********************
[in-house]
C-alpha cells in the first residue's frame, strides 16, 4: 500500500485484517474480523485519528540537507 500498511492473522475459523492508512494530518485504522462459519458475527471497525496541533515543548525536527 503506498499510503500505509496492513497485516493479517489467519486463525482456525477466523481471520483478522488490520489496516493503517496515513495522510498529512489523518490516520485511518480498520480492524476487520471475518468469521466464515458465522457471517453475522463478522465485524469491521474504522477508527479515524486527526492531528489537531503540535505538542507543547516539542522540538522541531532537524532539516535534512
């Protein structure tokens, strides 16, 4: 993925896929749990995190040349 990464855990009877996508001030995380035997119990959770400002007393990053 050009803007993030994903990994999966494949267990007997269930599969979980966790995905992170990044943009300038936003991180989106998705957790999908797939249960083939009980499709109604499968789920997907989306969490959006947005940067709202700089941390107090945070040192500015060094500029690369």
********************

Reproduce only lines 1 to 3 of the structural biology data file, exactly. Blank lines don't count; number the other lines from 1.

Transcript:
[in-house]
C-alpha cells in the first residue's frame, strides 16, 4: 500500500485484517474480523485519528540537507 500498511492473522475459523492508512494530518485504522462459519458475527471497525496541533515543548525536527 503506498499510503500505509496492513497485516493479517489467519486463525482456525477466523481471520483478522488490520489496516493503517496515513495522510498529512489523518490516520485511518480498520480492524476487520471475518468469521466464515458465522457471517453475522463478522465485524469491521474504522477508527479515524486527526492531528489537531503540535505538542507543547516539542522540538522541531532537524532539516535534512
């Protein structure tokens, strides 16, 4: 993925896929749990995190040349 990464855990009877996508001030995380035997119990959770400002007393990053 050009803007993030994903990994999966494949267990007997269930599969979980966790995905992170990044943009300038936003991180989106998705957790999908797939249960083939009980499709109604499968789920997907989306969490959006947005940067709202700089941390107090945070040192500015060094500029690369």